Thursday, October 11, 2007

I Can Has Script?

So here's the deal. I've been harassing writers for scripts. Why? Well, because we need to make some movies after this one is done. But I keep getting static like: "Aren't you working on a movie now?" Yes, I'm working on a movie right now. But I won't be working on a movie in about 5 months and then what? Should I sit around for half a year while we think of an idea for a movie, come up with a treatment, and then write a script?

Why are we insisting on not making movies?

The fact is that all the big studios have stopped hiring feature writers and have stockpiled films in anticipation of a variety of strikes. That means that there should be less product out there starting in maybe 6 months to 1 year.

And you will just be thinking about a movie you want to make.

I want to be finishing it.

And starting the next one.

Wednesday, October 10, 2007

Killing Blair

Just killing Blair Johnson a bit here. We got this alien robot and it's kinda pissed off at humans. Of all the robots in the movie, it's not the most pissed off at humans, but it's dangerous nonetheless.

This is a modified Wilkapunk by Ian Hubert. I took off its head.

Monday, October 08, 2007

Solar Vengeance

Two days after wrapping principal photography on Angry Planet and the title is already changed to Solar Vengeance. The reps hate "planet" in the title because it seems too 50's B-movie. I kinda like the archaic-ness of the title, but I don't market these things.

A funny thing happened on the last day of photography. We managed to not bring the lead actor's wardrobe from New Jersey to New York where we were shooting. So we had no costume for Daryl. So he went across the street to the Salvation Army and found almost the identical shirt (black, with Nehru collar) and pants, for $7 a piece. I would have never noticed that they were different.

That's almost as lucky as we got with the weather. Every day has been perfect and sunny. If the exterior days we scheduled at the beginning of the shoot had been cloudy we'd have been screwed.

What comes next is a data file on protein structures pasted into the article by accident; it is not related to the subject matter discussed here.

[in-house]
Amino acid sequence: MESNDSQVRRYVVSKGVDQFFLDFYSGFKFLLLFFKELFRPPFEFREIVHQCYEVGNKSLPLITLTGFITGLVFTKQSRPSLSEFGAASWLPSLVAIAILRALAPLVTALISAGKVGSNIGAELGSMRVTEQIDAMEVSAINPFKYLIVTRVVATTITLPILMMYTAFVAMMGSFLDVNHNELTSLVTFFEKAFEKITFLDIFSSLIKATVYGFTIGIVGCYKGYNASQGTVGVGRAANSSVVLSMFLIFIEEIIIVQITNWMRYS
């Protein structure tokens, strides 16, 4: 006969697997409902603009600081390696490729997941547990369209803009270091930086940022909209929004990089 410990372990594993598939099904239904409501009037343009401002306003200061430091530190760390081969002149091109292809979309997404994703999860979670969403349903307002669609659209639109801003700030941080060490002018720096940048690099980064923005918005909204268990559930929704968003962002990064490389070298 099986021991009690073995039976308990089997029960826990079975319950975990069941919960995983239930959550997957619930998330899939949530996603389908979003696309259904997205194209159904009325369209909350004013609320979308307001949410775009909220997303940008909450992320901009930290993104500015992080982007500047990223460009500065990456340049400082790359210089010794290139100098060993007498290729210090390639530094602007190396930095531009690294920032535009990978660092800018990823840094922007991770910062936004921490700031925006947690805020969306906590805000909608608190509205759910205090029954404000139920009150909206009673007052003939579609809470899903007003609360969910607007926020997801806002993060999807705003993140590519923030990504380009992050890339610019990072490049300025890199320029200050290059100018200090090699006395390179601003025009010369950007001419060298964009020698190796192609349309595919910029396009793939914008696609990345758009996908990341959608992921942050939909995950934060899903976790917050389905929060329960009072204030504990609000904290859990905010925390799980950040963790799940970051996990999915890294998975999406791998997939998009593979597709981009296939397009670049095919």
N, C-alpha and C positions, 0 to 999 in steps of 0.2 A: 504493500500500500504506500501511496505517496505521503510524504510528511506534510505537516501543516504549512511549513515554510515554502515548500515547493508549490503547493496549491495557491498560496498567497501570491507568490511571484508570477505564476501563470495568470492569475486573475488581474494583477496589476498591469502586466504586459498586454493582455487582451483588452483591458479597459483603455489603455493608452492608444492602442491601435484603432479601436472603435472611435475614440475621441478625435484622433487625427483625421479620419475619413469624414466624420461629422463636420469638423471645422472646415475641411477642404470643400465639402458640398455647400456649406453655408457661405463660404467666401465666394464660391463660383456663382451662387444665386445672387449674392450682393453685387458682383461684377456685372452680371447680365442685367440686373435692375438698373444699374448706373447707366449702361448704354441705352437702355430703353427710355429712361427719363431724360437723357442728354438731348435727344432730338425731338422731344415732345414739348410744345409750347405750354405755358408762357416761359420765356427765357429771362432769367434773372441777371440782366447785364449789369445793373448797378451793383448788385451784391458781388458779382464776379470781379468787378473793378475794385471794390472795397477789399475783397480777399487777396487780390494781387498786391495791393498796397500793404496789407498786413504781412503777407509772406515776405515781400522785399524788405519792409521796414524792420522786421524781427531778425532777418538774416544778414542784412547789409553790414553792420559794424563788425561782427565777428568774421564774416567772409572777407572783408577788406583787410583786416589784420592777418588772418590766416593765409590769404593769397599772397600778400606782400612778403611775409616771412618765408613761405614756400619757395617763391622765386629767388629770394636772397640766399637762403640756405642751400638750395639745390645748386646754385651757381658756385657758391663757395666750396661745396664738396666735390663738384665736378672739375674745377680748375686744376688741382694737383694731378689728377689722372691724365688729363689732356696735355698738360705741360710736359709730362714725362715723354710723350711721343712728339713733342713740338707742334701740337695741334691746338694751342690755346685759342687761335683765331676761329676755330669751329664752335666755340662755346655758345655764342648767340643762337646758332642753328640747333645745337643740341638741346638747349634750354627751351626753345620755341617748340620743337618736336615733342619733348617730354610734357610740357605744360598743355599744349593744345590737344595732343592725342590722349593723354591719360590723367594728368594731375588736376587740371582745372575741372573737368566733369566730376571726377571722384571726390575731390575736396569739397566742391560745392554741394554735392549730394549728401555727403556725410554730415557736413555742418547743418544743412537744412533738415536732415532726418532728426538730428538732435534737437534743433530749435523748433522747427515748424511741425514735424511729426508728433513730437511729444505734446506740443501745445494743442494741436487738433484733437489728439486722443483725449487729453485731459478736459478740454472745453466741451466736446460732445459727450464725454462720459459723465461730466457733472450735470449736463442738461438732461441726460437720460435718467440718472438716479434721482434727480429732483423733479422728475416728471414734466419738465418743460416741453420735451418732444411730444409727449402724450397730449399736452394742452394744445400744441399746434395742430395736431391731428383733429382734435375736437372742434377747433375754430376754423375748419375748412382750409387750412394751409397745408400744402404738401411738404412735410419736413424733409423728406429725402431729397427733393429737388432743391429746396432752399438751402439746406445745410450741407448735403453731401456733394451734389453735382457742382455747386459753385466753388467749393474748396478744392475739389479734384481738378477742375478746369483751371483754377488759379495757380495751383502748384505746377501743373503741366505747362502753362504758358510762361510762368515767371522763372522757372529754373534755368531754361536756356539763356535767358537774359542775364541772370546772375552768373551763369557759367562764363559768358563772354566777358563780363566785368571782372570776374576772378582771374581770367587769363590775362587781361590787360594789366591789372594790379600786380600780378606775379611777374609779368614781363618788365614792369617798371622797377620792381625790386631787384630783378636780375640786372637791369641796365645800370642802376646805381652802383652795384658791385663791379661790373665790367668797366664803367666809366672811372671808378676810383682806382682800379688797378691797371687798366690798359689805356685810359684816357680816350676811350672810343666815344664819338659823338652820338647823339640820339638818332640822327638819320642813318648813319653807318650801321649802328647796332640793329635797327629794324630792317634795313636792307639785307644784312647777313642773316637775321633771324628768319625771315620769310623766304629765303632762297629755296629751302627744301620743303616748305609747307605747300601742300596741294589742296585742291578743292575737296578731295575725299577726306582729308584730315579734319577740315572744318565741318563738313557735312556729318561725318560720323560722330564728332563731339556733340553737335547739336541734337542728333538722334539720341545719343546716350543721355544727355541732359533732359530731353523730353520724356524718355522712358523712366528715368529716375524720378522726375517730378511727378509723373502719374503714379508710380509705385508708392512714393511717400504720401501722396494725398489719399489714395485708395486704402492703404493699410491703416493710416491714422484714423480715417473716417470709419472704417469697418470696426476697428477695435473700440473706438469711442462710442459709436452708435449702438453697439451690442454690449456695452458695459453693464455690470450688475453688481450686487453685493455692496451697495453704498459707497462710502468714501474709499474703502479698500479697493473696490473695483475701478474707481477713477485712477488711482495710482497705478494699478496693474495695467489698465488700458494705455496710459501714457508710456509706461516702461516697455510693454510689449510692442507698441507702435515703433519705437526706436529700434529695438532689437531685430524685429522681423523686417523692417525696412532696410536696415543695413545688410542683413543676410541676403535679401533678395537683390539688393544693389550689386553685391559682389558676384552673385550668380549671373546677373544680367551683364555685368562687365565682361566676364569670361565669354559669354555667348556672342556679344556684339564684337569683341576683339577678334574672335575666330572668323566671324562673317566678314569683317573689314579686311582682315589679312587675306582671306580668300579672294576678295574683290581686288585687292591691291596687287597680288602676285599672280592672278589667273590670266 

Laura reminded me that we didn't shoot a series of West's side of a "telephone call" in the movie. Oops. We were to have shot that last week but we ran out of time. And Daryl shaved his beard within minutes of us wrapping on Sunday. And I'm returning the Sound Devices 702 tomorrow. I think we'll just record the audio and have Daryl stand in front of a window all blown out and blurry.

Today is the last day of the Audio Engineering Society show in New York. I'm a-gonna run down and look at expensive stuff I can't afford and then get to:
1. Make additional backup of camera original material (we have a backup in New Jersey and in Brooklyn)
2. Edit the robot fight
3. Nap

Not necessarily in that order.

Saturday, October 06, 2007

Wrap Day!

Alana Jackler.

Ben Thomas gets whacked.

Jef Betz, Daryl Boling, Diana Ferrante.

Kathleen Kwan.


Today we wrapped Angry Planet. (Our rep wants to change the name to Colony 6. I'm not sure I like that name too well, it's kinda static ain't it?)
We shot in 10 days.

114 page script.

That was hard.

Today we killed Daryl and Ben Thomas and Jef Betz and Maduka Steady.

My whole body aches.

The stage was littered with bodies like the end of a Shakespeare tragedy. Not quite like Titus Andronicus, but more like Hamlet.

And we had the writer Mac Rogers on set. Which was good, because we cut a sequence which was unnecessary after killing Ben Thomas.

Jef Betz and Daryl Boling.

Diana Ferrante.

Ben Thomas threatens Daryl while Jef Betz looks on.

Jef Betz with Daryl Boling (again).

Maduka takes a squib hit to the chest.

Friday, October 05, 2007

What My Daddy Does at the Factory

OK, so I'm plagiarising my brother David with my blog title. He'll get over it. Furthermore, I'm stealing his bandwidth by posting this link to an article about my (our) dad.

Wednesday, October 03, 2007

What Done Now/Logline

Paul Cooper gave us this logline a while back:

"A criminal serving a life sentence on a prison planet reveals his true
purpose: to wreak revenge on the people who murdered his wife and

Well, all the syncing of takes is up-to-date (again). We shot two hours and three minutes of footage (including a couple minutes where I just let the dang camera run after apparently hitting 'record' while moving it -- that footage is mostly black from my putting the lens cap on.)
Someone (read: "I") will have to paint out some microphones and other things in the top of the frame.
And we're going to have to motion - track the force-field. Who doesn't love that?

Monday, October 01, 2007

Day 9 Continued

Lindsey Roberts. I just love direct natural sunlight in this picture.

Athena shows the survivors the truth.

Dragging Kandinski out to the forcefield.

Too much blood, Kandinski can't live out in the wasteland.

And yet more!

Alana Jackler and Lindsey Roberts watch as the forcefield has gone down.

Barbara Mundy.

Ben Thomas, Don Arrup, and Jeff Plunkett.

Ben Thomas out of character gets real happy.

Don Arrup with the tag he pulled from his spine.